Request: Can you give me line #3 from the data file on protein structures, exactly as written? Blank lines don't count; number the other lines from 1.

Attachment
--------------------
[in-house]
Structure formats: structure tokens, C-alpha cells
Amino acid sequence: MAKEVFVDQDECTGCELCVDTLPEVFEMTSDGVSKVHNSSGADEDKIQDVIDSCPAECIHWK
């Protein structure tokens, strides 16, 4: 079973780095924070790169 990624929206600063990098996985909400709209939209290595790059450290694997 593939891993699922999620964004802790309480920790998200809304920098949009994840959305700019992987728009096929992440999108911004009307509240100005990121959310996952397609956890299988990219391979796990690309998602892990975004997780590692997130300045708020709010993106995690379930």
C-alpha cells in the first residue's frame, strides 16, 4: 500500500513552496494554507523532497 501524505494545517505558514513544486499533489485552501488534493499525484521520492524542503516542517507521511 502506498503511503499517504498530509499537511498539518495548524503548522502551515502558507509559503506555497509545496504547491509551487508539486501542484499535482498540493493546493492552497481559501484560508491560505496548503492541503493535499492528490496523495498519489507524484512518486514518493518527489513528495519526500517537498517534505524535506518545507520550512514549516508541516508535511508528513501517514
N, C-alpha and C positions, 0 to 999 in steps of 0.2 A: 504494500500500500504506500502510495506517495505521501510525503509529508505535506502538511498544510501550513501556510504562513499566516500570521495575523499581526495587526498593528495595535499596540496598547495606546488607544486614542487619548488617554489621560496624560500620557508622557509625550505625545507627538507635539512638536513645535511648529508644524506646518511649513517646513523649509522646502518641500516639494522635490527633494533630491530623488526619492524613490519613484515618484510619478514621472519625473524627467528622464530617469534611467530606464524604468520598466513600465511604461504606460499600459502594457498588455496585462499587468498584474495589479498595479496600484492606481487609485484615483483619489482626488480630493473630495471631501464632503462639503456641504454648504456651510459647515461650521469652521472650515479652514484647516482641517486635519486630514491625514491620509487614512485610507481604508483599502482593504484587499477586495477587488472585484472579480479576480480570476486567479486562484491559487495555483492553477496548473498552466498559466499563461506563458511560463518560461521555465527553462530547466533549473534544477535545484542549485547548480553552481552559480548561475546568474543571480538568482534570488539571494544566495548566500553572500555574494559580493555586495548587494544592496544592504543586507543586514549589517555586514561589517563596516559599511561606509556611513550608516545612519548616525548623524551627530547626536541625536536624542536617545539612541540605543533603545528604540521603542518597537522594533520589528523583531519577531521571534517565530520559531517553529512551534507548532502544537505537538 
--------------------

Amino acid sequence: MAKEVFVDQDECTGCELCVDTLPEVFEMTSDGVSKVHNSSGADEDKIQDVIDSCPAECIHWK